Confessions of an interim manager

For weeks, I’ve been debating how I was going to blog about my experience as an interim manager. Was I going to sugar coat it and say that everything was wonderful or do I focus on the gory details? Neither. I’m going to be honest.

As I alluded to in a previous post, my boss unexpectedly resigned in early March giving two weeks notice. She had been offered a great opportunity that she would’ve been foolish to pass up.  With only two weeks to decide how the office would run in the interim, the decision was made four days before her departure. The Friday before she left, my boss asked if I would consider becoming the interim manager. As someone who wasn’t even the most senior member of the team, I was extremely honored by the request. On her last day, it was announced that I would be the interim manager of the team. No title change. No salary increase. However, a great opportunity to gain additional management experience and a bonus.

Looking back on these last few months, I’ve learned some very valuable lessons.

A colleague today can turn into a hater tomorrow

There were a couple of staffers who hated the idea of me as their manager. HATED. No matter how much respect I showed them, they never accepted me as their boss even on a temporary basis. What’s that saying about the devil you know vs the devil you don’t know?

Delegate, delegate, delegate

Running the office while doing my regular job required an extra set of hands or three.  Thank God for staff and interns who are willing to do the things you don’t have time to do.

Being short-staffed sucks

In the midst of my time as interim, one staffer left to go back to school and another left to move to Wisconsin. Delegate, delegate, delegate became a necessary evil.

Think long and hard before deciding if you want the job permanently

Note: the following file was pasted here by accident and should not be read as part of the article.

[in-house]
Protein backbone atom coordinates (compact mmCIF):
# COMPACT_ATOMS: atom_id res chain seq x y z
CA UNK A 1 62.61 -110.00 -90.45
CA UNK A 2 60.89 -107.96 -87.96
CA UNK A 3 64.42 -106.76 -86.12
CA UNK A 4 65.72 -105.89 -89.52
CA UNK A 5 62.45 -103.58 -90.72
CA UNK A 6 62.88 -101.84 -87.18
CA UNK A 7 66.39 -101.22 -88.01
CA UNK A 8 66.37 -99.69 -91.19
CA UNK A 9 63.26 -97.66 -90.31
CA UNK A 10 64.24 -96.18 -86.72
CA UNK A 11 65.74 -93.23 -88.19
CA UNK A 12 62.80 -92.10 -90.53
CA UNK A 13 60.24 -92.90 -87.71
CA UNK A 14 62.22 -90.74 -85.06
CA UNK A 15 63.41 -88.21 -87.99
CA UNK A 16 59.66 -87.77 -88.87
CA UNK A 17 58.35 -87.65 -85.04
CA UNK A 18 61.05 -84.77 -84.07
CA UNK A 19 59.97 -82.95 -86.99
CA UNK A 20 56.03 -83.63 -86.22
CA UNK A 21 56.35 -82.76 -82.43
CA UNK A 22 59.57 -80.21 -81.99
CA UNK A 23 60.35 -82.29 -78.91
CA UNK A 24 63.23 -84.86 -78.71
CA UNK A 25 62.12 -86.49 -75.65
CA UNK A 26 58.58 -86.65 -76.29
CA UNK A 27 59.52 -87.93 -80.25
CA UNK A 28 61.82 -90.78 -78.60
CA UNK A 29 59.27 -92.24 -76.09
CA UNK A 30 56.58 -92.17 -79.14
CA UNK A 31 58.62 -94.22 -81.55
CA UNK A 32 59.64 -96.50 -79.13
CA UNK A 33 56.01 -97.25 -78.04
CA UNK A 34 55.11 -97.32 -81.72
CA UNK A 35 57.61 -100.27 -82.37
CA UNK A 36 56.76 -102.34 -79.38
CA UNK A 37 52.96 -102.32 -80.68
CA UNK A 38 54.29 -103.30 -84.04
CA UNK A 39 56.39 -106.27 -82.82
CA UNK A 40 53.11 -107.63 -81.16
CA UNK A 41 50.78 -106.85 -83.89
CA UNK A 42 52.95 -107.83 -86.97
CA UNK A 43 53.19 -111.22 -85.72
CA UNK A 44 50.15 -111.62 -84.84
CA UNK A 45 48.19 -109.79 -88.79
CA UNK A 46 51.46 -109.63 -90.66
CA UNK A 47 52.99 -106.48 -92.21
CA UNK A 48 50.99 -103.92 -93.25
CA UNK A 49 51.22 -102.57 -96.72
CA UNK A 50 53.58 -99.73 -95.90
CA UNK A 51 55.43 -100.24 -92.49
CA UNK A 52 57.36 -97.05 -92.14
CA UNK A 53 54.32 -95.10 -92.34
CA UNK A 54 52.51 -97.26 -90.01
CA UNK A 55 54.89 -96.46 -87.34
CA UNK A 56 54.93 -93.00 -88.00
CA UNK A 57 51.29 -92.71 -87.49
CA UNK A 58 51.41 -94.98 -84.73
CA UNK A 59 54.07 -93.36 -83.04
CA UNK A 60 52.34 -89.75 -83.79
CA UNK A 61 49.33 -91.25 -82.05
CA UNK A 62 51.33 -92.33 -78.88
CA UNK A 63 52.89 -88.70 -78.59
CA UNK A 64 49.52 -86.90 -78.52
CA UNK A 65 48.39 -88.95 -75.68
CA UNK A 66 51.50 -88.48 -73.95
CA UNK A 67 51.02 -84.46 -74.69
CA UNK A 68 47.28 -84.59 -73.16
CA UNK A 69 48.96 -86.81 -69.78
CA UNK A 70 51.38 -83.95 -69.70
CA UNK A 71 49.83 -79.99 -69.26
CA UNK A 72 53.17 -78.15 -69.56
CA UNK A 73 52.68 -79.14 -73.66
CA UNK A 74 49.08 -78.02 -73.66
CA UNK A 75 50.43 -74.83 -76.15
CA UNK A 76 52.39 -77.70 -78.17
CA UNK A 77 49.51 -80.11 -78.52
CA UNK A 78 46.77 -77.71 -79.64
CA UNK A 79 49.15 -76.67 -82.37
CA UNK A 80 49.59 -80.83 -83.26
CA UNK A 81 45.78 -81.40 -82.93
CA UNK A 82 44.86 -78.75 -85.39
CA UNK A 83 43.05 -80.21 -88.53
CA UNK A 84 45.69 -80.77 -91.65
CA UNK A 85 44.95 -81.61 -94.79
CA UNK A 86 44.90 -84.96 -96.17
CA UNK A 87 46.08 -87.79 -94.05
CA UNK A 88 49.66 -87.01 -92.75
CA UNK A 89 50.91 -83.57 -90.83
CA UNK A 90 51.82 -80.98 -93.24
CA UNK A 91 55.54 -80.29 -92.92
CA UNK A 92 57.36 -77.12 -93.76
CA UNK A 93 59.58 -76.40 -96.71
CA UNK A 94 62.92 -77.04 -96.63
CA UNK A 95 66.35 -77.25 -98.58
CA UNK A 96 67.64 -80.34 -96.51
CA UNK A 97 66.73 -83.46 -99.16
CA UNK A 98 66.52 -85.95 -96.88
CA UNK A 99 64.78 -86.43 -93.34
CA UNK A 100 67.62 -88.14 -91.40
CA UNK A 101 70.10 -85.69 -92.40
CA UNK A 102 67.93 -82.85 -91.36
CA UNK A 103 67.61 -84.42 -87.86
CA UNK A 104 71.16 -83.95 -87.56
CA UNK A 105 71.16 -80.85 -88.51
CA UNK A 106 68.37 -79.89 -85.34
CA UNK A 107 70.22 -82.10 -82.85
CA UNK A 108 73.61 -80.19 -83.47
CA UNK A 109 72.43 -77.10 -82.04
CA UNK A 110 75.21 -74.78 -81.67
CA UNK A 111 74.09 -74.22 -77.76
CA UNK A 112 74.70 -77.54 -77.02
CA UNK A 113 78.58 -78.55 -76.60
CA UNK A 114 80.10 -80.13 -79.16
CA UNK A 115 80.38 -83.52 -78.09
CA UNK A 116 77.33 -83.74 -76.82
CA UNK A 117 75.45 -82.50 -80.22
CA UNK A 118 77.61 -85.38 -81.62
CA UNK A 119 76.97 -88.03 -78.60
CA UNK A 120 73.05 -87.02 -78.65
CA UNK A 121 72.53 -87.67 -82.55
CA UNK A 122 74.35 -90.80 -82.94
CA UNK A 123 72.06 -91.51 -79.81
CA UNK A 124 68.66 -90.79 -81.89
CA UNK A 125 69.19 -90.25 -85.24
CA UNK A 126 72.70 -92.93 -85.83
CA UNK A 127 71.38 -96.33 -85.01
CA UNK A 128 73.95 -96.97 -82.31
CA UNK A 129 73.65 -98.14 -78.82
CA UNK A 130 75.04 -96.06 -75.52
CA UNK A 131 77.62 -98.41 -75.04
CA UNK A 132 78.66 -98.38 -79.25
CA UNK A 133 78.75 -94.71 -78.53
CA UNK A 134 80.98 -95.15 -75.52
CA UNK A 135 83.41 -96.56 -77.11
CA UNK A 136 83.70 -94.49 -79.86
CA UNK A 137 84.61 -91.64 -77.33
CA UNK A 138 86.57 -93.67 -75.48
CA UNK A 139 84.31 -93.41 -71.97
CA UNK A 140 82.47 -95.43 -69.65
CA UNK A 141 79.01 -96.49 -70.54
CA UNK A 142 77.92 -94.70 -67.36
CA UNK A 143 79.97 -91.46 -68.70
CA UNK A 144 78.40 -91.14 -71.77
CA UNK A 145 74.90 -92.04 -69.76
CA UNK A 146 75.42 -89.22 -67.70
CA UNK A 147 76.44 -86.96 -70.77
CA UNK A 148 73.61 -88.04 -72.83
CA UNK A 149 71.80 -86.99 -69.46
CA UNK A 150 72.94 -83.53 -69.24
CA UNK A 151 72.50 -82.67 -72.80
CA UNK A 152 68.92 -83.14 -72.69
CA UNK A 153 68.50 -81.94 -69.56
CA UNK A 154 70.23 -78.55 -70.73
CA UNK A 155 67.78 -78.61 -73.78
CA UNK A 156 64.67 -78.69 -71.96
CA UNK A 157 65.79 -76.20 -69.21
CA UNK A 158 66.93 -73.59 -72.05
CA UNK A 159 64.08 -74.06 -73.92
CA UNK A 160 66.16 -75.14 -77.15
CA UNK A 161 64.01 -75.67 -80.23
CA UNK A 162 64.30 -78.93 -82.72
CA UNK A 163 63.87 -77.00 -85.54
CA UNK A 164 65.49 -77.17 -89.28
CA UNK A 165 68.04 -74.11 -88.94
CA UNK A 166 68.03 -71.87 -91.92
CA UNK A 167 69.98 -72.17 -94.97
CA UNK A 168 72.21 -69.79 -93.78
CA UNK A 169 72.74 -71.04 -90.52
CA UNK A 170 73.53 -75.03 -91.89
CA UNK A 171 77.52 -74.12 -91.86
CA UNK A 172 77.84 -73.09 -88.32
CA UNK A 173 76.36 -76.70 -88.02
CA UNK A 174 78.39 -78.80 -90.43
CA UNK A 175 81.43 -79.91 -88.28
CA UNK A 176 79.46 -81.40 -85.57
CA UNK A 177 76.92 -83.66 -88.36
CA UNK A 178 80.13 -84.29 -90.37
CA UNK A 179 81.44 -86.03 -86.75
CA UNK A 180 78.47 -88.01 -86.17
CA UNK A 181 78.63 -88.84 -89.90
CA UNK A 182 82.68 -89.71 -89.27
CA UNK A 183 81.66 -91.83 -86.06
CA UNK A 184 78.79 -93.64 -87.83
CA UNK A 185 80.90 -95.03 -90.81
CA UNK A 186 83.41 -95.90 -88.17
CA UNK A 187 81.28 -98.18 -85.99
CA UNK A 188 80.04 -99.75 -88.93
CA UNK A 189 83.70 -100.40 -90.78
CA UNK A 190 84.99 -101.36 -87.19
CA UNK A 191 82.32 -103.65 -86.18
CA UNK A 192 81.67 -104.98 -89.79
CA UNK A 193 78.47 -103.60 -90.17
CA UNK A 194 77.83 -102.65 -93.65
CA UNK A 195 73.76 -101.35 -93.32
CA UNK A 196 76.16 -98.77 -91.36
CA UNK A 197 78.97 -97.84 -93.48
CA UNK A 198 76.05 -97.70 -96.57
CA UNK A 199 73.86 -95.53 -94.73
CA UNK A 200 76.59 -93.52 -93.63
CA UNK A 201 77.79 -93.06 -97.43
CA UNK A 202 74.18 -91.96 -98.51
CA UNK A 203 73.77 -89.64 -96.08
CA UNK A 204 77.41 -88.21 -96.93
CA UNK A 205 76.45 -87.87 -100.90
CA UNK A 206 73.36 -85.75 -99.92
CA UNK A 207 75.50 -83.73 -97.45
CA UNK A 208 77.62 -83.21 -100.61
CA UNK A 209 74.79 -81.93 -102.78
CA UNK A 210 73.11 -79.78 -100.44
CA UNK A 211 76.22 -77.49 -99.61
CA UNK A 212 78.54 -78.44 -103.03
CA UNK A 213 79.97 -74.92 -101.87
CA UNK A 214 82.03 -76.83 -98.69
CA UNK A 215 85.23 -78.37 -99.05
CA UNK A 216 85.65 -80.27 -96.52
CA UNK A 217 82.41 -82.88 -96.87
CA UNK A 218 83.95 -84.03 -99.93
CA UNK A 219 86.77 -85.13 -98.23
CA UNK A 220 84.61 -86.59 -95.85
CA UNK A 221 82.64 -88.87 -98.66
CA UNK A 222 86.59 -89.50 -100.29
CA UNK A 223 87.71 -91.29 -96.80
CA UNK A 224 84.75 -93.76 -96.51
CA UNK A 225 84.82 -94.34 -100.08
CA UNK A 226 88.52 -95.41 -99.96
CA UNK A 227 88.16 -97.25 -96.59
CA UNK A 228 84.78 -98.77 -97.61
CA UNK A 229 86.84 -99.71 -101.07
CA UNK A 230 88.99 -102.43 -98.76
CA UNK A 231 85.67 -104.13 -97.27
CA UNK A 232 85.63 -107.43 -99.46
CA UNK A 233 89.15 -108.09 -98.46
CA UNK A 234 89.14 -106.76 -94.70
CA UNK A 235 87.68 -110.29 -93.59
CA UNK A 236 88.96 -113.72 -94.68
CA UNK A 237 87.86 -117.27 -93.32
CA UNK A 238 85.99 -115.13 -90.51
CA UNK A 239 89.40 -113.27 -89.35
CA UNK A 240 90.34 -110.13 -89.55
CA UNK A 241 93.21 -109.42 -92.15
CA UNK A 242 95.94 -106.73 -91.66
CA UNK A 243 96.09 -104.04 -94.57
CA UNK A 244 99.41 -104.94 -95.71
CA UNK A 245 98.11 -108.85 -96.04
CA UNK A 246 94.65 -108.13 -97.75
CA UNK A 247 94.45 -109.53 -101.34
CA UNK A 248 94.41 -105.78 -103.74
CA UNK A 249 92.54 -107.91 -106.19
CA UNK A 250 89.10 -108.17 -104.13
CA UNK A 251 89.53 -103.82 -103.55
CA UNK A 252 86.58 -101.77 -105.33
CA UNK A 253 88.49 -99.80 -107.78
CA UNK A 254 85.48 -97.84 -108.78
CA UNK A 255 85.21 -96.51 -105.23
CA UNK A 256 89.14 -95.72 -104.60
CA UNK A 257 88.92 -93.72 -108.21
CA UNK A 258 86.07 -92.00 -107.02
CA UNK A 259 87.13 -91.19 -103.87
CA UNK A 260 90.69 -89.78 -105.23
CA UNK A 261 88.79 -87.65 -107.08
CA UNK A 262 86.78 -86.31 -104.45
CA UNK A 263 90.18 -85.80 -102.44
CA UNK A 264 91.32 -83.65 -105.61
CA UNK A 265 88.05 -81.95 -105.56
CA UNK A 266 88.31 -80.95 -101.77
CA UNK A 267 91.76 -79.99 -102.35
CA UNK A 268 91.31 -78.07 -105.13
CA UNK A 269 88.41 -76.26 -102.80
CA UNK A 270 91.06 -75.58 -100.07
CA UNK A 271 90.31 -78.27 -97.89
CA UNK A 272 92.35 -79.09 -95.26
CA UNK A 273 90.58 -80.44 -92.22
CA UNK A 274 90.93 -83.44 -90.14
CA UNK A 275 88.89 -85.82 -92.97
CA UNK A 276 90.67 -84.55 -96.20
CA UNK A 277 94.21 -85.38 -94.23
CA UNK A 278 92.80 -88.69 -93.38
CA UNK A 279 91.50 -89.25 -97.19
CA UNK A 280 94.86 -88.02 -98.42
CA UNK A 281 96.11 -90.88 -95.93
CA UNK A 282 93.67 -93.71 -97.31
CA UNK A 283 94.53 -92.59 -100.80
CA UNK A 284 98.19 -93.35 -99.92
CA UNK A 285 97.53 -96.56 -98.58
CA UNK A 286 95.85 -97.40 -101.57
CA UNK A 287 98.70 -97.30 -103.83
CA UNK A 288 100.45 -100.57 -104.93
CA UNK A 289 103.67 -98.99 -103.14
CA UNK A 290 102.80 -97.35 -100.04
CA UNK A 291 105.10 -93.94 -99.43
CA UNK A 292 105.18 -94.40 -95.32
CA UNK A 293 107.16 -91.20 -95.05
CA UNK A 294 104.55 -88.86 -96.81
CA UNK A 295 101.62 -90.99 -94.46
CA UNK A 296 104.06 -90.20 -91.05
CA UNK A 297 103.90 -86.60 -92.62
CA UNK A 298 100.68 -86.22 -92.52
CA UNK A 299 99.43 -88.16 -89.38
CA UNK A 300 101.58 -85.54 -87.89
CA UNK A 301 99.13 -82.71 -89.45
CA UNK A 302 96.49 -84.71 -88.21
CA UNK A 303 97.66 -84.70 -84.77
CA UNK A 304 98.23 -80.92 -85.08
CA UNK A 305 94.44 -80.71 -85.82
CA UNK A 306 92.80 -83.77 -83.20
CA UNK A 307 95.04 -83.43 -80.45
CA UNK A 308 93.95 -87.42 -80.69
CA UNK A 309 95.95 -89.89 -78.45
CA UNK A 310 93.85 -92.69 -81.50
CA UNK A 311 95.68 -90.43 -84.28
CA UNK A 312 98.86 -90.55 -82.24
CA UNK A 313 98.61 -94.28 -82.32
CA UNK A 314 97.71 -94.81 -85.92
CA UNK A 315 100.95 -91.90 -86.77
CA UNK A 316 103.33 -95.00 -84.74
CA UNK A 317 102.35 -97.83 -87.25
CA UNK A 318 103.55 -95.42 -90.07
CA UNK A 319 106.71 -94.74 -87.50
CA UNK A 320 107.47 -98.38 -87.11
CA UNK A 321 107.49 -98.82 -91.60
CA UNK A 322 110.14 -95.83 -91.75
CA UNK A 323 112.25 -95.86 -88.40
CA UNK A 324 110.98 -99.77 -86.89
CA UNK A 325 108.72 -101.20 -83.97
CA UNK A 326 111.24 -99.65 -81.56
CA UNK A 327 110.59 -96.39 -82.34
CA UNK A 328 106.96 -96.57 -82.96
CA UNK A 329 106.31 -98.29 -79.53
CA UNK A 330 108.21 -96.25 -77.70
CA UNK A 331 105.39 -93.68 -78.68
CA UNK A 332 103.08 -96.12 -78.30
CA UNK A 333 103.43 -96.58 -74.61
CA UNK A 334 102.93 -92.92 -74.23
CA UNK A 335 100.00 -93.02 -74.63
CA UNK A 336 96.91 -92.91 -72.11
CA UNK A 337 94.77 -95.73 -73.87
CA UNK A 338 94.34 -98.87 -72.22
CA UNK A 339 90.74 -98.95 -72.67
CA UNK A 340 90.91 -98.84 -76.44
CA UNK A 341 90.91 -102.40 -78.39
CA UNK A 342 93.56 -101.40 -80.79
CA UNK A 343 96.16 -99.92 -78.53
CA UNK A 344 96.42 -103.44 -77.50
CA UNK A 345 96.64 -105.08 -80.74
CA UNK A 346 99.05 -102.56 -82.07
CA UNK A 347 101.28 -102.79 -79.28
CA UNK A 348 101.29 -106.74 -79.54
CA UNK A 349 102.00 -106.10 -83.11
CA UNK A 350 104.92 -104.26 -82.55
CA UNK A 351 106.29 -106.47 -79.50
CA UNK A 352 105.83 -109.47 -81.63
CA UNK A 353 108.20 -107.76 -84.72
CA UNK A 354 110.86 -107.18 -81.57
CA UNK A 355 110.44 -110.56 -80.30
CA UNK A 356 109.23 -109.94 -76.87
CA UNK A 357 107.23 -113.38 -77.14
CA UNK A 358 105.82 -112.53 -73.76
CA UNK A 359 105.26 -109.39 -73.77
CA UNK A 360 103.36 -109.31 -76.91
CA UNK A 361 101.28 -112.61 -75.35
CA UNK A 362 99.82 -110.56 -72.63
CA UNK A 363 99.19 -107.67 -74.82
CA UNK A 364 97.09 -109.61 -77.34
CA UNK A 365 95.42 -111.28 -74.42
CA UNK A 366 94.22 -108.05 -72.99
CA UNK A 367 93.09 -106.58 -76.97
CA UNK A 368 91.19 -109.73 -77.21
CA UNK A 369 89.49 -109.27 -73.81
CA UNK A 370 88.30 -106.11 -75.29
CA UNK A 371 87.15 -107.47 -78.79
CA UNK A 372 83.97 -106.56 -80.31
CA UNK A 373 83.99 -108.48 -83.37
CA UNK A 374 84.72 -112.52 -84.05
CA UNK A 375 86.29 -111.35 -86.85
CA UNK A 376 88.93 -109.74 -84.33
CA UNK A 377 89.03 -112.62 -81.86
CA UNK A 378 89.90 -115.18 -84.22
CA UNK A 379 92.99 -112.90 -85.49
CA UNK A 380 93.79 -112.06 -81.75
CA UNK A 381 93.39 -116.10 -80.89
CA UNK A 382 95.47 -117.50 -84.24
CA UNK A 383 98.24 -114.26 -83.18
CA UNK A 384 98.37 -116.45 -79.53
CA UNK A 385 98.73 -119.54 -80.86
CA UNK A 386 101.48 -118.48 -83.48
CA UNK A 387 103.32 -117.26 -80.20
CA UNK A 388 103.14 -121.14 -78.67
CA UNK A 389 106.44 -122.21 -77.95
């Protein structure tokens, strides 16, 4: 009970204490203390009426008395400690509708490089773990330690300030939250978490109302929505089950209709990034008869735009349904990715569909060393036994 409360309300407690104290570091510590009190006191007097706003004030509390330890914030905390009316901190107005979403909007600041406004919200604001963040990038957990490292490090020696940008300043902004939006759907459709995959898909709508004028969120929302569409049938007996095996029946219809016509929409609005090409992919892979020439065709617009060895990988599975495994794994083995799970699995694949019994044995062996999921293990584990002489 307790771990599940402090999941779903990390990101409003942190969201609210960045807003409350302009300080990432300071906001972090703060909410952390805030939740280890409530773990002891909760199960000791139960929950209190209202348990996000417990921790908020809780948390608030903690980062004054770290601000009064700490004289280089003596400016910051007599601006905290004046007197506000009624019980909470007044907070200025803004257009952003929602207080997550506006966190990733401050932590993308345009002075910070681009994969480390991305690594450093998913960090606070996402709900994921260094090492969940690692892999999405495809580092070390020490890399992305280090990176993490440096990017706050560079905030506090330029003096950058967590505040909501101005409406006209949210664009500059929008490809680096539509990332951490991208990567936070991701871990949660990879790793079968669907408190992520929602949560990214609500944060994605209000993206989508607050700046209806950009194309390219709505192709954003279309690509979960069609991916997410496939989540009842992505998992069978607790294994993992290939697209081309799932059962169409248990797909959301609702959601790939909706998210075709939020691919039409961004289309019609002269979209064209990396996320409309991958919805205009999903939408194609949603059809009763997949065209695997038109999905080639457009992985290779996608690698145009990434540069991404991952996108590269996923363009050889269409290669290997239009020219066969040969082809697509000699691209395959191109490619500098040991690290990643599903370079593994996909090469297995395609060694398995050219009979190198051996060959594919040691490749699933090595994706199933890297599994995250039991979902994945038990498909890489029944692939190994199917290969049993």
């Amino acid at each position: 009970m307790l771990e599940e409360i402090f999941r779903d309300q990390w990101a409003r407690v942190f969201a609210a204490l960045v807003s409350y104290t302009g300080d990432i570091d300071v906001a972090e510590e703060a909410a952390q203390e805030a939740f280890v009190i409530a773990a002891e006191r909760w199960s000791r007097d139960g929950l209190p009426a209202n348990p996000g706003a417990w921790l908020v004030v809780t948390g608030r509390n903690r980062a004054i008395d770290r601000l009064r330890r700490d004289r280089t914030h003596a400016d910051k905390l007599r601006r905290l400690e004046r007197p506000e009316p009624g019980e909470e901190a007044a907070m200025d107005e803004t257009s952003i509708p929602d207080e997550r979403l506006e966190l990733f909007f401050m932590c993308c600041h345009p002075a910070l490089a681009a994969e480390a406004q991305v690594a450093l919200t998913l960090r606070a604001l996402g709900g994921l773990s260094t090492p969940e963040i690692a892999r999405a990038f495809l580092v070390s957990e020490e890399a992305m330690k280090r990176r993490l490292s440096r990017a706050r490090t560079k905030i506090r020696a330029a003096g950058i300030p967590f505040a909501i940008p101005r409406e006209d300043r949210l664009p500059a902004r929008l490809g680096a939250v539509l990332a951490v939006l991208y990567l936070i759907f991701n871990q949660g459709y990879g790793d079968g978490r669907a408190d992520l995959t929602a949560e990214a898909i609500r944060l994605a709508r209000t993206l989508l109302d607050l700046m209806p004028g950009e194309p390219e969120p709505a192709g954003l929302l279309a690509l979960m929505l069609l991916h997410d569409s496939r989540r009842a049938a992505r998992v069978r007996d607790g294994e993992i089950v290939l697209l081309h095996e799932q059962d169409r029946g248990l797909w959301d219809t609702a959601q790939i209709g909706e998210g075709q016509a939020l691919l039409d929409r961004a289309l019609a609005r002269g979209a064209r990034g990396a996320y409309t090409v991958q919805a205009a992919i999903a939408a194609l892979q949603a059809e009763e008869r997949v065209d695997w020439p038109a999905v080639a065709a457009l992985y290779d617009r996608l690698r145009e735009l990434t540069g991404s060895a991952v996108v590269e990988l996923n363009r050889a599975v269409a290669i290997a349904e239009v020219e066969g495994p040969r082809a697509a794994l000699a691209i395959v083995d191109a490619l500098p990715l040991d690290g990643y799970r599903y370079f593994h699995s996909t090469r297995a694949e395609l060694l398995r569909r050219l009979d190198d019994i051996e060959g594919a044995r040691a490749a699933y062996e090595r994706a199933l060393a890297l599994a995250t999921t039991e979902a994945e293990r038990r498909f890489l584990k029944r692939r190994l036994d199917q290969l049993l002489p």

Some promotions are worth having. Some are not. Sometimes, being denied a promotion can be a blessing in disguise.

Management = more emails, more meetings

My poor inbox exploded during my interim period. I can’t tell you how many listservs I was added to. My meeting schedule was equally daunting. I had, on average, 9 weekly meetings. I honestly don’t know how my boss did this and got any work done.

Being in management does have its perks

Being a manager allowed me to attend meetings and trainings I may not have received otherwise. I also doesn’t hurt to have the executive director of your department take you to lunch from time to time.

Did my enjoy my time as manager? Yes. Was the experience painful at times? Absolutely. Did I do the right thing every time? No. However, I learned a lot about myself, my organization and human nature. This experience has led me to think about what I need to do in my career in the short and long-term. But, I’ll save that for another post 🙂

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4 thoughts on “Confessions of an interim manager

  1. Hi there,
    Thanks for writing this post. These are some lessons that everyone who is thinking about whether or not a manager or leadership position is for them. I look forward to your post on the short v long term effects this experience will have on your career trajectory.
    ~Lindsay

  2. Hi Lindsay,
    Thanks for your comment! I’m currently working on that next post which has forced me to take a good look at where I am, where I’d like to be and my options for getting there. I hope to have that done and published next week.

  3. I found this post after Googling, “I’m an interim manager and I don’t want the job permanently.” Your view points match my own 100%. This experience has taught me a lot but has also brought out the worst in some people, from members of my team to organization leaders to myself, on occassion. This is leaning in? I’m exhausted!

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